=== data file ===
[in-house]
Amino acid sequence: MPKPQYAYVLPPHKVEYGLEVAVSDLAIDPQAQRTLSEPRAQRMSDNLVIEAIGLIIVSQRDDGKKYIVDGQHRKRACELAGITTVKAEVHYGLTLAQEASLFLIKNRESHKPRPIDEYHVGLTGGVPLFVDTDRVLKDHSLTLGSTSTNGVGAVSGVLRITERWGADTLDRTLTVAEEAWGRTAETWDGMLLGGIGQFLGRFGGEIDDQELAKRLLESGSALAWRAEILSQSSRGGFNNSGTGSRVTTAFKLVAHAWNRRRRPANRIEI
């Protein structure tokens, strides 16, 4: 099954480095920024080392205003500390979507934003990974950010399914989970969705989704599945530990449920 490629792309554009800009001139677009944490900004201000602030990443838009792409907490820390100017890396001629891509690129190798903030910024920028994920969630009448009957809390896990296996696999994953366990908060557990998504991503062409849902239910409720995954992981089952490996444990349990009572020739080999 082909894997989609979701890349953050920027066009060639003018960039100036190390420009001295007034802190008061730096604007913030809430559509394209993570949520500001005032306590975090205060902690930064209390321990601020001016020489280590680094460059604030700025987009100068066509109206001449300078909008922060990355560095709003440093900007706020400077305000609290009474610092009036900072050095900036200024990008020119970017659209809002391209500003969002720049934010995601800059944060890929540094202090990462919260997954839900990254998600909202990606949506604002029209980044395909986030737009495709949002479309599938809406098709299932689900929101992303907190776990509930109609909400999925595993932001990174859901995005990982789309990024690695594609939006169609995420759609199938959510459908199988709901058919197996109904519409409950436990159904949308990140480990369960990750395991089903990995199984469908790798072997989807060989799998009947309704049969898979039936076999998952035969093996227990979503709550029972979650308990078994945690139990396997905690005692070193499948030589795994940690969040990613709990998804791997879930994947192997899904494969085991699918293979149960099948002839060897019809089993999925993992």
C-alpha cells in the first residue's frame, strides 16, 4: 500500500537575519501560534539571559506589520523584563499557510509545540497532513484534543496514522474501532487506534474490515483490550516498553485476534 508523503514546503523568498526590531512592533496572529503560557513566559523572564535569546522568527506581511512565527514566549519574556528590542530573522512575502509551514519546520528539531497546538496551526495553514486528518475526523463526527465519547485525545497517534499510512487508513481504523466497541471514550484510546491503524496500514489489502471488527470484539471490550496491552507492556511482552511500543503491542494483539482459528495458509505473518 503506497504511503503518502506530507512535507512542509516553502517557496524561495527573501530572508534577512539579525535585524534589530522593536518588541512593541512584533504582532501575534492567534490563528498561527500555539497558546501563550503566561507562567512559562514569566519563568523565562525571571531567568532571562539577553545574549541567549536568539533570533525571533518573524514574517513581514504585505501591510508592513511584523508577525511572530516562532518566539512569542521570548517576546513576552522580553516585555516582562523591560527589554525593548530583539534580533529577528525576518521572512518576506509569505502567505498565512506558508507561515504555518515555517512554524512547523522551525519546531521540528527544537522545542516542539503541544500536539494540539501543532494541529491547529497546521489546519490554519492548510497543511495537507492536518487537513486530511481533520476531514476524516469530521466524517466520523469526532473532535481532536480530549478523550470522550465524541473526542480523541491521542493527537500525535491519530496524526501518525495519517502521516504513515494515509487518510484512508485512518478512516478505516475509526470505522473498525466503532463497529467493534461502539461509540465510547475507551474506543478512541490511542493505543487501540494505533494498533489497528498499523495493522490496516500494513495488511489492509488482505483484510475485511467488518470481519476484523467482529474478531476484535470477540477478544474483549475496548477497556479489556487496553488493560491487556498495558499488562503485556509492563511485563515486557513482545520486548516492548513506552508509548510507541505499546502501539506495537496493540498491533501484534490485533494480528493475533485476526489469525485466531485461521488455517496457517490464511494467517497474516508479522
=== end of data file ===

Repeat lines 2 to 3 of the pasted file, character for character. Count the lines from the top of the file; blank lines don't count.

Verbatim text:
Amino acid sequence: MPKPQYAYVLPPHKVEYGLEVAVSDLAIDPQAQRTLSEPRAQRMSDNLVIEAIGLIIVSQRDDGKKYIVDGQHRKRACELAGITTVKAEVHYGLTLAQEASLFLIKNRESHKPRPIDEYHVGLTGGVPLFVDTDRVLKDHSLTLGSTSTNGVGAVSGVLRITERWGADTLDRTLTVAEEAWGRTAETWDGMLLGGIGQFLGRFGGEIDDQELAKRLLESGSALAWRAEILSQSSRGGFNNSGTGSRVTTAFKLVAHAWNRRRRPANRIEI
């Protein structure tokens, strides 16, 4: 099954480095920024080392205003500390979507934003990974950010399914989970969705989704599945530990449920 490629792309554009800009001139677009944490900004201000602030990443838009792409907490820390100017890396001629891509690129190798903030910024920028994920969630009448009957809390896990296996696999994953366990908060557990998504991503062409849902239910409720995954992981089952490996444990349990009572020739080999 082909894997989609979701890349953050920027066009060639003018960039100036190390420009001295007034802190008061730096604007913030809430559509394209993570949520500001005032306590975090205060902690930064209390321990601020001016020489280590680094460059604030700025987009100068066509109206001449300078909008922060990355560095709003440093900007706020400077305000609290009474610092009036900072050095900036200024990008020119970017659209809002391209500003969002720049934010995601800059944060890929540094202090990462919260997954839900990254998600909202990606949506604002029209980044395909986030737009495709949002479309599938809406098709299932689900929101992303907190776990509930109609909400999925595993932001990174859901995005990982789309990024690695594609939006169609995420759609199938959510459908199988709901058919197996109904519409409950436990159904949308990140480990369960990750395991089903990995199984469908790798072997989807060989799998009947309704049969898979039936076999998952035969093996227990979503709550029972979650308990078994945690139990396997905690005692070193499948030589795994940690969040990613709990998804791997879930994947192997899904494969085991699918293979149960099948002839060897019809089993999925993992």